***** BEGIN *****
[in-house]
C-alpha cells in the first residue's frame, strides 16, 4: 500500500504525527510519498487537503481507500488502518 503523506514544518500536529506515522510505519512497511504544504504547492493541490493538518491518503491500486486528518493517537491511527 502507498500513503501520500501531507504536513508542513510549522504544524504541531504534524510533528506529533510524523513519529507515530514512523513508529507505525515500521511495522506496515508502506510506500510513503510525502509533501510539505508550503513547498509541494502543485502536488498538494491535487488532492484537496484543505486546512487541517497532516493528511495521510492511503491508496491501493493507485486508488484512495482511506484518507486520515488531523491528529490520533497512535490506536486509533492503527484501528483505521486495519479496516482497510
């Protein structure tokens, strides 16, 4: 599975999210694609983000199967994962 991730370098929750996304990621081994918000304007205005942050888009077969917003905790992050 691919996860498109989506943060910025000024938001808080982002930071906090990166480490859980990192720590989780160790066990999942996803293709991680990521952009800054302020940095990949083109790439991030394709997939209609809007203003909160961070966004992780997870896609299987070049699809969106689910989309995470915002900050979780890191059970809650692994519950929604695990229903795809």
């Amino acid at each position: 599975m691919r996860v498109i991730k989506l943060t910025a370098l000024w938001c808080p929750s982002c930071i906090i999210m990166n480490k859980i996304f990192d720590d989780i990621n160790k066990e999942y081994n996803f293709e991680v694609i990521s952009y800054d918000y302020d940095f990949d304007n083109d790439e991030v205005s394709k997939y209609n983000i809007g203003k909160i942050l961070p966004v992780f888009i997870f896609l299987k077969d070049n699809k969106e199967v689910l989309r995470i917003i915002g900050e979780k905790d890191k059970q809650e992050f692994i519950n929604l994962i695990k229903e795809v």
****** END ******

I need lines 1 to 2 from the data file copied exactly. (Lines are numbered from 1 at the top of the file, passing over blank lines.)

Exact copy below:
[in-house]
C-alpha cells in the first residue's frame, strides 16, 4: 500500500504525527510519498487537503481507500488502518 503523506514544518500536529506515522510505519512497511504544504504547492493541490493538518491518503491500486486528518493517537491511527 502507498500513503501520500501531507504536513508542513510549522504544524504541531504534524510533528506529533510524523513519529507515530514512523513508529507505525515500521511495522506496515508502506510506500510513503510525502509533501510539505508550503513547498509541494502543485502536488498538494491535487488532492484537496484543505486546512487541517497532516493528511495521510492511503491508496491501493493507485486508488484512495482511506484518507486520515488531523491528529490520533497512535490506536486509533492503527484501528483505521486495519479496516482497510